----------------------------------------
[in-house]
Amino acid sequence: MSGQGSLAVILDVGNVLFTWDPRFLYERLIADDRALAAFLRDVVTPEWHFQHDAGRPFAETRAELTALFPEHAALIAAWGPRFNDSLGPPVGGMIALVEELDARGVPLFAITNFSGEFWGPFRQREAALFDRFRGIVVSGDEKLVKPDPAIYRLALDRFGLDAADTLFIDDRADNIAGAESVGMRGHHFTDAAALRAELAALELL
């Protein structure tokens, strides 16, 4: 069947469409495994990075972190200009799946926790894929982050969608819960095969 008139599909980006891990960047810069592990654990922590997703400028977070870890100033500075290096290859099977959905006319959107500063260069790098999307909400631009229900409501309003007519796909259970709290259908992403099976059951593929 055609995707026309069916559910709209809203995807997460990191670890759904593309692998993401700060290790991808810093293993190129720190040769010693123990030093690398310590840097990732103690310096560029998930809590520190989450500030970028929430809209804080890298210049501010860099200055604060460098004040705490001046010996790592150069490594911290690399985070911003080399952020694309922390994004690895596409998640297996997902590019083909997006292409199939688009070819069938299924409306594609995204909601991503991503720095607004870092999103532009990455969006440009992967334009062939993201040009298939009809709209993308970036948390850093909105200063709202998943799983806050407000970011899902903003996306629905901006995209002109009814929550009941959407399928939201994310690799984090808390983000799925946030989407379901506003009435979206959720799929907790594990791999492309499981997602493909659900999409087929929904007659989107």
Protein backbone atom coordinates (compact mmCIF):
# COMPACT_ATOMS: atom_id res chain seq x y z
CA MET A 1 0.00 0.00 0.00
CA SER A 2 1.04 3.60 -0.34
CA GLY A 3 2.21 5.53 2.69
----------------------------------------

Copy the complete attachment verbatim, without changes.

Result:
[in-house]
Amino acid sequence: MSGQGSLAVILDVGNVLFTWDPRFLYERLIADDRALAAFLRDVVTPEWHFQHDAGRPFAETRAELTALFPEHAALIAAWGPRFNDSLGPPVGGMIALVEELDARGVPLFAITNFSGEFWGPFRQREAALFDRFRGIVVSGDEKLVKPDPAIYRLALDRFGLDAADTLFIDDRADNIAGAESVGMRGHHFTDAAALRAELAALELL
């Protein structure tokens, strides 16, 4: 069947469409495994990075972190200009799946926790894929982050969608819960095969 008139599909980006891990960047810069592990654990922590997703400028977070870890100033500075290096290859099977959905006319959107500063260069790098999307909400631009229900409501309003007519796909259970709290259908992403099976059951593929 055609995707026309069916559910709209809203995807997460990191670890759904593309692998993401700060290790991808810093293993190129720190040769010693123990030093690398310590840097990732103690310096560029998930809590520190989450500030970028929430809209804080890298210049501010860099200055604060460098004040705490001046010996790592150069490594911290690399985070911003080399952020694309922390994004690895596409998640297996997902590019083909997006292409199939688009070819069938299924409306594609995204909601991503991503720095607004870092999103532009990455969006440009992967334009062939993201040009298939009809709209993308970036948390850093909105200063709202998943799983806050407000970011899902903003996306629905901006995209002109009814929550009941959407399928939201994310690799984090808390983000799925946030989407379901506003009435979206959720799929907790594990791999492309499981997602493909659900999409087929929904007659989107």
Protein backbone atom coordinates (compact mmCIF):
# COMPACT_ATOMS: atom_id res chain seq x y z
CA MET A 1 0.00 0.00 0.00
CA SER A 2 1.04 3.60 -0.34
CA GLY A 3 2.21 5.53 2.69